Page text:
In 2009 Stanton Williams won an international competition to transform the Musée de Beaux-Arts in Nantes into a democratic and welcoming contemporary museum open to the City and its people.
Stanton Williams have renovated the existing ‘Palais’ building and the links to the 17th Century Chapelle de l'Oratoire, both located in the heart of an urban, residential quarter in the city, and part of the existing museum complex. Two new buildings have also been designed: the ‘Cube’, an extension to the Palais with four levels of galleries for contemporary art; and the Archive building, a new documentation and graphic arts centre. In addition, a new basement has been excavated under the museum, creating new teaching spaces, an auditorium, restoration and conservation workshops, and an exhibition room known as the Salle Blanche. The old and new buildings all sit around a new a sculpture garden and the ‘Cours Jules Dupré’ walkway.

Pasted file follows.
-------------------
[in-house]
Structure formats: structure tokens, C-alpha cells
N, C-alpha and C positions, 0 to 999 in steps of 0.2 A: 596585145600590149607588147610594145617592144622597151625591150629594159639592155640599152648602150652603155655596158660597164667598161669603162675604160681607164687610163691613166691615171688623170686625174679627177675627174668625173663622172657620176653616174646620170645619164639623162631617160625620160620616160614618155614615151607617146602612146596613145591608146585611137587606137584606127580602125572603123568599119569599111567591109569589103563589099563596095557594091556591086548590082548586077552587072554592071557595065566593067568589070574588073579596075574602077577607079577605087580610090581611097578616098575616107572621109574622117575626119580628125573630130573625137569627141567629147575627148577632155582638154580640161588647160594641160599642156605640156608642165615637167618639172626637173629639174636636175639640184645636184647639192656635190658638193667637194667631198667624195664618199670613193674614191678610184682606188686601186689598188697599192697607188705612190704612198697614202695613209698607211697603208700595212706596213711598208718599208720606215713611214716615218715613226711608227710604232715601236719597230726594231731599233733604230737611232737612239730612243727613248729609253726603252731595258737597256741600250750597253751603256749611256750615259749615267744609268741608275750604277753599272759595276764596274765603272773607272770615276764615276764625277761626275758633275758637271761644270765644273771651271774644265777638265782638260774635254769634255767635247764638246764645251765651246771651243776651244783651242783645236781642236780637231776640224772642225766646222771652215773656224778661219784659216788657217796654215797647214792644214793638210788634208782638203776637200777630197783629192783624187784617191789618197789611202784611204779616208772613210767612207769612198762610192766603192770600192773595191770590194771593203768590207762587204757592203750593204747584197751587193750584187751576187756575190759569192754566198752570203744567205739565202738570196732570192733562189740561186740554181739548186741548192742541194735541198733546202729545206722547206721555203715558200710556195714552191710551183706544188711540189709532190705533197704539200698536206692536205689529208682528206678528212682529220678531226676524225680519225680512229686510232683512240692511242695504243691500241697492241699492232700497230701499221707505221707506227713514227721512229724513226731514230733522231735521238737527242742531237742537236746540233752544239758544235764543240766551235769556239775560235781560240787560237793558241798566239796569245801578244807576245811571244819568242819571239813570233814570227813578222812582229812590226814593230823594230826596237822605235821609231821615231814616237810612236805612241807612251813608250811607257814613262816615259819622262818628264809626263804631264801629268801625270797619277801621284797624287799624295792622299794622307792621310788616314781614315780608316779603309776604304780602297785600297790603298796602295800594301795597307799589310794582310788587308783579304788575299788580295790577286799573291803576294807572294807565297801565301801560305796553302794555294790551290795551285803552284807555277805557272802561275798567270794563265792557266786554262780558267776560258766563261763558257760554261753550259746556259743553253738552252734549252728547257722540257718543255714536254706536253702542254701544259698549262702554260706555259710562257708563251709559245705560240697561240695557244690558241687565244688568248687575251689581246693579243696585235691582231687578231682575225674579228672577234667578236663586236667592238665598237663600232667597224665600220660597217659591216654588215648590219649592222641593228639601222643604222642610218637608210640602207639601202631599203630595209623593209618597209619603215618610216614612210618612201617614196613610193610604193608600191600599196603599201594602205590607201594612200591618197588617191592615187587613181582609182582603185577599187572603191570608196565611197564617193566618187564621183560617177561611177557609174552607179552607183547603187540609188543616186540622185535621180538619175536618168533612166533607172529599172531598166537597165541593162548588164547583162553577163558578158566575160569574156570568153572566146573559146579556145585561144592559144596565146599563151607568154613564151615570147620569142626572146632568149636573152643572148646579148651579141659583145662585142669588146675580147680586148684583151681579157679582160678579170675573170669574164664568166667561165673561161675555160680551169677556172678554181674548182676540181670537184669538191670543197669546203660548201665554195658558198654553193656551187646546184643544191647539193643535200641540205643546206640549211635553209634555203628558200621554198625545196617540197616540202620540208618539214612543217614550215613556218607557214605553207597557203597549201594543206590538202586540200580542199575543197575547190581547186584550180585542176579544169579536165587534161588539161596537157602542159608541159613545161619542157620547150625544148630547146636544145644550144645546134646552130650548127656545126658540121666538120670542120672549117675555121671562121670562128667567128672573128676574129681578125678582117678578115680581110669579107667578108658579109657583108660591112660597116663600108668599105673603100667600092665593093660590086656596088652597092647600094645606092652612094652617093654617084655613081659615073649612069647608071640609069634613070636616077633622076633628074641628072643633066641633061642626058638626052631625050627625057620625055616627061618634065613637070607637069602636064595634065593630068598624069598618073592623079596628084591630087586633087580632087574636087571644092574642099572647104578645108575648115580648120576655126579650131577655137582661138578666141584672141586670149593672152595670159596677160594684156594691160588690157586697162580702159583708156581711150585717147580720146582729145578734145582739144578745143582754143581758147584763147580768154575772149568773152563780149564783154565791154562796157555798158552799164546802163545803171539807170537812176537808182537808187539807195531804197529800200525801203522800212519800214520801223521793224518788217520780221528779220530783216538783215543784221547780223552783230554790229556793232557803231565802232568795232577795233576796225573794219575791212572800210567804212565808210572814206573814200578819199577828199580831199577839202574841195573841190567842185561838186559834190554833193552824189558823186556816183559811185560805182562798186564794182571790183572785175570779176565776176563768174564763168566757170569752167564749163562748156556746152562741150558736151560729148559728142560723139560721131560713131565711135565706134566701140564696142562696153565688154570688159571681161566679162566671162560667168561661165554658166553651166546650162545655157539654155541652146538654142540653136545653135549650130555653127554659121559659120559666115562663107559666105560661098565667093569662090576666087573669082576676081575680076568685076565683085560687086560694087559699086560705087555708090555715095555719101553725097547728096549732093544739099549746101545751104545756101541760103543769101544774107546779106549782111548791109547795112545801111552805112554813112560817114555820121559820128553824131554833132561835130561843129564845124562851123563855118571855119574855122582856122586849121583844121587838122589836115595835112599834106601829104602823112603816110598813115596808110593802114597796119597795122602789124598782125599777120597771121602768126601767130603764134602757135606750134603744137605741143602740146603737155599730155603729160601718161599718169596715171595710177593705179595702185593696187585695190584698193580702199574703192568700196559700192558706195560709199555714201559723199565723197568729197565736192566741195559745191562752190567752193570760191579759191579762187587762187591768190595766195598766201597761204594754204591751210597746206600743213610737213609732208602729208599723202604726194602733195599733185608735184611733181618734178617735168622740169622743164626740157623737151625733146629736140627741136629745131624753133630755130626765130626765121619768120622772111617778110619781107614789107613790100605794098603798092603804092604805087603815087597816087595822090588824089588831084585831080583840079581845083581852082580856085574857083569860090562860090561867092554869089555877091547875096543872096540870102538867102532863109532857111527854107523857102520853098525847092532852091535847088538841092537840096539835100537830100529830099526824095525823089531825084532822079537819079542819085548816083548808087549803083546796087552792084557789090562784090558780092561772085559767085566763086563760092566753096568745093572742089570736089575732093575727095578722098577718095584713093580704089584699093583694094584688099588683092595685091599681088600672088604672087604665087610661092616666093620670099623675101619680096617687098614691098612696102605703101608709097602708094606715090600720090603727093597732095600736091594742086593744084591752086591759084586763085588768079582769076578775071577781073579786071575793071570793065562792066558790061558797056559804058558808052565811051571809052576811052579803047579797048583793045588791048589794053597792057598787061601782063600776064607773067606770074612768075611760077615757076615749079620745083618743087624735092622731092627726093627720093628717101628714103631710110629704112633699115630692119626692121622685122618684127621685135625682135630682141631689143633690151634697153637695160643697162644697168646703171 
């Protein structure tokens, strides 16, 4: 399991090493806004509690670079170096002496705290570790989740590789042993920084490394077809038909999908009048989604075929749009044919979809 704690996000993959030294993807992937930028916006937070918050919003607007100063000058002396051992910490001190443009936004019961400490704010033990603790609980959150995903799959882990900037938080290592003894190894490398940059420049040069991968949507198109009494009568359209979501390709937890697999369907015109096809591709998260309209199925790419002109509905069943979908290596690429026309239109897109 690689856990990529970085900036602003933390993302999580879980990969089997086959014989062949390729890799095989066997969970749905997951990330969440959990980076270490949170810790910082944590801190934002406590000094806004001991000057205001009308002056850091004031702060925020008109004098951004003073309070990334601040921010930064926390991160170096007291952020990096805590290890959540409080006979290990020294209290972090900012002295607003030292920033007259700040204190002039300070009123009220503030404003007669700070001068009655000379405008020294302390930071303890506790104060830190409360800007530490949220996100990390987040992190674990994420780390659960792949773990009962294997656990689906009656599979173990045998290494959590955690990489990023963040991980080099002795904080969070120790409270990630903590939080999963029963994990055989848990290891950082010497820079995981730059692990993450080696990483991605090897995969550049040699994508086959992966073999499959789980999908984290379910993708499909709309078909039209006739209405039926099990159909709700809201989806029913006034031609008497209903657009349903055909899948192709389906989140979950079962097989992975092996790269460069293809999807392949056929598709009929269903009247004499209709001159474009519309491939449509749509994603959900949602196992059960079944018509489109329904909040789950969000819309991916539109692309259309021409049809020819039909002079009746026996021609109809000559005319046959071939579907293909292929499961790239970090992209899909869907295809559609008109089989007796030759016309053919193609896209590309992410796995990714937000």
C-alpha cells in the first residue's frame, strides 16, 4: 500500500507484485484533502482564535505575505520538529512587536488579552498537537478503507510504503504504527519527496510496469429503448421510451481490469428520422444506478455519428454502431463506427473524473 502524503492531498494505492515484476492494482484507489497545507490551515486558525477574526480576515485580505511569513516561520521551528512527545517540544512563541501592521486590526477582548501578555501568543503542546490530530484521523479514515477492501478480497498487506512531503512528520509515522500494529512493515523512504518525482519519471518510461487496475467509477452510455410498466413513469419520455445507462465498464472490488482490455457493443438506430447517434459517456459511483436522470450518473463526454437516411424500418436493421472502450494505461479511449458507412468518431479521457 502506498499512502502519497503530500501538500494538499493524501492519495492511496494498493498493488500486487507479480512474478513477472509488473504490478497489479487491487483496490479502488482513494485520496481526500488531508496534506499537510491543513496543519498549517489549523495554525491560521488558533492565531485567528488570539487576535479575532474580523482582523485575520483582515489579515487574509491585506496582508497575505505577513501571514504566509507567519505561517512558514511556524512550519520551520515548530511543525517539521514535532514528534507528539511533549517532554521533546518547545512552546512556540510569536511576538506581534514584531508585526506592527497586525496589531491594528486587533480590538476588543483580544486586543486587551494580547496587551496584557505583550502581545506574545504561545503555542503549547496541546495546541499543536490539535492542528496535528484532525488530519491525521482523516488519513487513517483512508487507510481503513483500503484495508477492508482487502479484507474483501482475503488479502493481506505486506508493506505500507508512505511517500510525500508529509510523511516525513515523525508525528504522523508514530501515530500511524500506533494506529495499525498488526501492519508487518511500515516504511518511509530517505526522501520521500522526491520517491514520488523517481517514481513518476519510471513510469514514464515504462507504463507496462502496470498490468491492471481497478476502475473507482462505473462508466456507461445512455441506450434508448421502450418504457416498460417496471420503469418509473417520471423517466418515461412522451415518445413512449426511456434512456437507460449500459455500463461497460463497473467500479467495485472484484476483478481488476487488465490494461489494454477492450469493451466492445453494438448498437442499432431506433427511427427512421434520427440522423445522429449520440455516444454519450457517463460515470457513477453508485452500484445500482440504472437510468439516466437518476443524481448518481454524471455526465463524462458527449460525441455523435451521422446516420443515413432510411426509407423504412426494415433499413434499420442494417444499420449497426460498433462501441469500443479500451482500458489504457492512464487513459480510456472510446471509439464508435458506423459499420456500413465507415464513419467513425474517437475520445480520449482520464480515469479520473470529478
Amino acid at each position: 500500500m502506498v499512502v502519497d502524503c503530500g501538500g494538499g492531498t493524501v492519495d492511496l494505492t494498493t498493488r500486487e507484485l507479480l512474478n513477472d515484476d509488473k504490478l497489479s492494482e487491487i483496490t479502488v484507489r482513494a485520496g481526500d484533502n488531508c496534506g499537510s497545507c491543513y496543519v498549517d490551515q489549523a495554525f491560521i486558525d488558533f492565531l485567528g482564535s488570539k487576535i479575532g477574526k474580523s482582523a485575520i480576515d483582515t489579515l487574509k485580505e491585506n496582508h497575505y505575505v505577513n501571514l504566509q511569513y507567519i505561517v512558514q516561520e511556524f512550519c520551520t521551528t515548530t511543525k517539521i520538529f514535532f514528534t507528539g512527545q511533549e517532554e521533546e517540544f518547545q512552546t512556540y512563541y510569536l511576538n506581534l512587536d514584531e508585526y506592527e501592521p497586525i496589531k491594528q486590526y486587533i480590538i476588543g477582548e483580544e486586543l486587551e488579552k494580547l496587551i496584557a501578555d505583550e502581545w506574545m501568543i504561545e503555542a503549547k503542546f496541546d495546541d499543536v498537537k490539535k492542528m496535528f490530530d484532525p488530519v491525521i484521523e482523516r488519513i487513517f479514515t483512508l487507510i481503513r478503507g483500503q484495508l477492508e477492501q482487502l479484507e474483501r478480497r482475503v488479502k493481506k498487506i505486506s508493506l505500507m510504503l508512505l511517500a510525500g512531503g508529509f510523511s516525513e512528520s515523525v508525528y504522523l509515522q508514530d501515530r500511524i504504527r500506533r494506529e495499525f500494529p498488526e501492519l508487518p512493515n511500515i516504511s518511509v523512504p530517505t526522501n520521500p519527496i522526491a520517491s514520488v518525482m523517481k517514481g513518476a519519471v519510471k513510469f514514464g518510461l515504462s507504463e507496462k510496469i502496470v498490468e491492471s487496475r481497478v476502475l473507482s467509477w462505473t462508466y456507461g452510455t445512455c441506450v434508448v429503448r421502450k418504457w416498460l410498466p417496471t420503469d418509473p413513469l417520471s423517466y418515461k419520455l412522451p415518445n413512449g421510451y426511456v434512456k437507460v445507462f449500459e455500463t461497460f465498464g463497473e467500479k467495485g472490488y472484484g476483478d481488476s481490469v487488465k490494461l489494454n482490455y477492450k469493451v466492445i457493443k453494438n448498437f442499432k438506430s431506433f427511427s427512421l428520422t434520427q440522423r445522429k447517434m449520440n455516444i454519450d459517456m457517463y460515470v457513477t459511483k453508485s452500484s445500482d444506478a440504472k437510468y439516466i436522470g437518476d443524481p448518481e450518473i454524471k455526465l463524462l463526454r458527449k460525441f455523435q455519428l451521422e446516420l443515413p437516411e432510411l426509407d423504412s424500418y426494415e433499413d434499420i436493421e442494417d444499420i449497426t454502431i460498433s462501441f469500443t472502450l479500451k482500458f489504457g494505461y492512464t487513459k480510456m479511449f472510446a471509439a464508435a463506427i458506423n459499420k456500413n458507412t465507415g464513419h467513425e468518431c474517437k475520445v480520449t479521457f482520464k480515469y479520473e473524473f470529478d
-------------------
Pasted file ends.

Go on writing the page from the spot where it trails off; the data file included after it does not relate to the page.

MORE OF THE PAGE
Stanton Williams design intends to transform the image of the quarter itself and open up the Museum to the public, and to create a coherent cultural and architectural journey, that would fulfil the need to unify several disparate buildings. The architectural design for the gallery spaces is intended to highlight the artworks while providing the best possible conditions for their conservation. The design both serves the artworks and interacts with them, rather than dominating them with overpowering architecture. As such, the new architecture has been designed from the ‘inside – out’, expressing its architecture as the result of dealing attentively with the gallery and circulating spaces.
Stanton Williams wanted to retain the quality of light that comes into the museum, which allows visitors to sense the modulations of natural light and acts as a reminder of the close relationship artists have with light. New technology allows better control of natural light within the galleries, and improved artificial lighting provides the flexibility required for lighting contemporary art. Stanton Williams has brought a unique sense of architectural coherence to this project, through a single, holistic design process, which included museum layout, architecture, landscaping, and graphic identity in collaboration with Cartlidge Levene.
The Musée d'arts de Nantes opened to the public on 23 June 2017.